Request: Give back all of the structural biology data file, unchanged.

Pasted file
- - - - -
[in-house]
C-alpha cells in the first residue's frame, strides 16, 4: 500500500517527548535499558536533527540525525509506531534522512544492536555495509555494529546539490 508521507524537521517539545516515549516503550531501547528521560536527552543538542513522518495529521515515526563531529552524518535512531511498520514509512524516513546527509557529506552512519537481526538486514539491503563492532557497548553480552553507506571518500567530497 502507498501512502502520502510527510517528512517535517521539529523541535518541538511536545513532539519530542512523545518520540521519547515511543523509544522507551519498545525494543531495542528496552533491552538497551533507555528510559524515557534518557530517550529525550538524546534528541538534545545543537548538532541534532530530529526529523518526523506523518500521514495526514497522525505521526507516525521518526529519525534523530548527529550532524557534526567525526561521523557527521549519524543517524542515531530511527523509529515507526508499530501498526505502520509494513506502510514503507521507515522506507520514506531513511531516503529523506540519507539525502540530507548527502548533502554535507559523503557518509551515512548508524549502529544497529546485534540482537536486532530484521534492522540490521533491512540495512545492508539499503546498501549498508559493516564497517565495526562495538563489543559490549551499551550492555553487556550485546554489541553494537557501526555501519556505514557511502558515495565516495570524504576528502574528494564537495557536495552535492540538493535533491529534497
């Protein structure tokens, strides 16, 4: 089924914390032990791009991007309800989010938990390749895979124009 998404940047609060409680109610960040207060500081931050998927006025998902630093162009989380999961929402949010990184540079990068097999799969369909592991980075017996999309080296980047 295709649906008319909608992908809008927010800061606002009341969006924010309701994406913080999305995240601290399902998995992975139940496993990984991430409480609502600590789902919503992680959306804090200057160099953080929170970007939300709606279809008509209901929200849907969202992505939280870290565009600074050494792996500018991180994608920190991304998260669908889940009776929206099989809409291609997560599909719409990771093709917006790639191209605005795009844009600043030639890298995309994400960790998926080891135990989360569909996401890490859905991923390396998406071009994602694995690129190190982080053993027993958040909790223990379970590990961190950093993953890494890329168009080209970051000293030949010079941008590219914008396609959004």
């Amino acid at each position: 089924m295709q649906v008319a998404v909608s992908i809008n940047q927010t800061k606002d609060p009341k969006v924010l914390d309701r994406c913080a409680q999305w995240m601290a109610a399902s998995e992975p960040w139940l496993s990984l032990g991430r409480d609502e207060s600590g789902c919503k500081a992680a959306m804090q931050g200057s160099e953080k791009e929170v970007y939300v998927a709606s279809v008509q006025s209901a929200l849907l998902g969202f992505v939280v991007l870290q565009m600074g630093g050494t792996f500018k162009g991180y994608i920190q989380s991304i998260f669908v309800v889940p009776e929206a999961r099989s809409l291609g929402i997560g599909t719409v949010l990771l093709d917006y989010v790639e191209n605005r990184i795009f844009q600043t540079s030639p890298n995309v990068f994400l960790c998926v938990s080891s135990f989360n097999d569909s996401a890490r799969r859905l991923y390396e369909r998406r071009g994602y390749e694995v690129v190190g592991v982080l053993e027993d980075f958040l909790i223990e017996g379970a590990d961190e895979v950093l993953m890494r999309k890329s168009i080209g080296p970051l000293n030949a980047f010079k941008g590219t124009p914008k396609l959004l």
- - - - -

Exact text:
[in-house]
C-alpha cells in the first residue's frame, strides 16, 4: 500500500517527548535499558536533527540525525509506531534522512544492536555495509555494529546539490 508521507524537521517539545516515549516503550531501547528521560536527552543538542513522518495529521515515526563531529552524518535512531511498520514509512524516513546527509557529506552512519537481526538486514539491503563492532557497548553480552553507506571518500567530497 502507498501512502502520502510527510517528512517535517521539529523541535518541538511536545513532539519530542512523545518520540521519547515511543523509544522507551519498545525494543531495542528496552533491552538497551533507555528510559524515557534518557530517550529525550538524546534528541538534545545543537548538532541534532530530529526529523518526523506523518500521514495526514497522525505521526507516525521518526529519525534523530548527529550532524557534526567525526561521523557527521549519524543517524542515531530511527523509529515507526508499530501498526505502520509494513506502510514503507521507515522506507520514506531513511531516503529523506540519507539525502540530507548527502548533502554535507559523503557518509551515512548508524549502529544497529546485534540482537536486532530484521534492522540490521533491512540495512545492508539499503546498501549498508559493516564497517565495526562495538563489543559490549551499551550492555553487556550485546554489541553494537557501526555501519556505514557511502558515495565516495570524504576528502574528494564537495557536495552535492540538493535533491529534497
């Protein structure tokens, strides 16, 4: 089924914390032990791009991007309800989010938990390749895979124009 998404940047609060409680109610960040207060500081931050998927006025998902630093162009989380999961929402949010990184540079990068097999799969369909592991980075017996999309080296980047 295709649906008319909608992908809008927010800061606002009341969006924010309701994406913080999305995240601290399902998995992975139940496993990984991430409480609502600590789902919503992680959306804090200057160099953080929170970007939300709606279809008509209901929200849907969202992505939280870290565009600074050494792996500018991180994608920190991304998260669908889940009776929206099989809409291609997560599909719409990771093709917006790639191209605005795009844009600043030639890298995309994400960790998926080891135990989360569909996401890490859905991923390396998406071009994602694995690129190190982080053993027993958040909790223990379970590990961190950093993953890494890329168009080209970051000293030949010079941008590219914008396609959004």
């Amino acid at each position: 089924m295709q649906v008319a998404v909608s992908i809008n940047q927010t800061k606002d609060p009341k969006v924010l914390d309701r994406c913080a409680q999305w995240m601290a109610a399902s998995e992975p960040w139940l496993s990984l032990g991430r409480d609502e207060s600590g789902c919503k500081a992680a959306m804090q931050g200057s160099e953080k791009e929170v970007y939300v998927a709606s279809v008509q006025s209901a929200l849907l998902g969202f992505v939280v991007l870290q565009m600074g630093g050494t792996f500018k162009g991180y994608i920190q989380s991304i998260f669908v309800v889940p009776e929206a999961r099989s809409l291609g929402i997560g599909t719409v949010l990771l093709d917006y989010v790639e191209n605005r990184i795009f844009q600043t540079s030639p890298n995309v990068f994400l960790c998926v938990s080891s135990f989360n097999d569909s996401a890490r799969r859905l991923y390396e369909r998406r071009g994602y390749e694995v690129v190190g592991v982080l053993e027993d980075f958040l909790i223990e017996g379970a590990d961190e895979v950093l993953m890494r999309k890329s168009i080209g080296p970051l000293n030949a980047f010079k941008g590219t124009p914008k396609l959004l």